Bozeman Summit School students made 40 superhero capes and donated them to national and local charities this week, including children at the local domestic violence shelter.
Children who attend the 34-student school, who ranged from preschoolers to fifth graders, attended a presentation on respect given by HAVEN development coordinator Erica Coyle. After the event, the students presented 10 capes to Coyle for children staying at HAVEN. The other 30 capes are going to Craft Hope for national distribution.
“The capes represent hope,” said Michael Schuler, head of Bozeman Summit School, a private Montessori school at 3001 W. Villard St.
The capes were made of different color fabrics with a unique ribbon lining the bottom. Students at Bozeman Summit School devoted an afternoon to making the capes. The design was simple, so the children who received them could personalize them into a “princess” cape or a “superhero” cape, Coyle said.
“So many times when children move into HAVEN they only bring one suitcase so they have to leave a lot of their things at home,” Coyle said. “Being able to have something of their own that makes them feel like a superhero is something really great that we're so happy we can offer them.”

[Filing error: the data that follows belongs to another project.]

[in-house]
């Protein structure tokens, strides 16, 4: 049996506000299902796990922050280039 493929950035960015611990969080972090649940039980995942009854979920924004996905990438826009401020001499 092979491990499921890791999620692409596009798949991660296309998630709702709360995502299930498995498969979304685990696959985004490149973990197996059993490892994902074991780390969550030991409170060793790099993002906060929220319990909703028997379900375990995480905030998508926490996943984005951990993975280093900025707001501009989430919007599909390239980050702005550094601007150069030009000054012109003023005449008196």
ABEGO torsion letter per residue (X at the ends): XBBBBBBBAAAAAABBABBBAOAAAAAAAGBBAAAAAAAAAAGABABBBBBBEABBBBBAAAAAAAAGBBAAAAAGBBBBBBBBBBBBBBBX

Four children are currently staying at HAVEN. A children's group also meets on Monday nights at the shelter. Children who would like a cape will get one.
Whitney Shafer, an upper elementary teacher at the school, came up with the cape idea after seeing an article in a magazine. Shafer thought the idea would work well with the school's theme of the month: service and compassion for others.
“Whitney is an outstanding teacher. She is continually looking for projects for the kids, so it was easy to support her,” said Schuler.
Shafer said the process to make the capes involved holding a school meeting to explain the project to the kids and finding a way to make the project easy. After making the capes, the students wore them while doing their schoolwork before giving them away. The school paid for all of the supplies and viewed it as a way to invest in the kids.
“They learned what it's like to pass something on that you really loved,” Shafer said.
At the presentation Monday morning, Coyle spoke about how to be a good friend. She asked students to build a tower of blocks as they talked. The added a block for each thing that a student had said or done that made someone feel good. A block was removed for any actions or words that had hurt someone. Coyle also read the anti-bullying book, “One,” by Kathryn Otoshi.
“At HAVEN we focus on crisis intervention. But it's also important to do that prevention piece as well,” Coyle said. “We want to engage the community in having healthy and respectful relationships. It was really great to go in and talk to the kids at that young age, and we are grateful to Bozeman Summit School for giving us that opportunity.”
Kaitlyn Nicholas can be reached at email@example.com or 582-2680.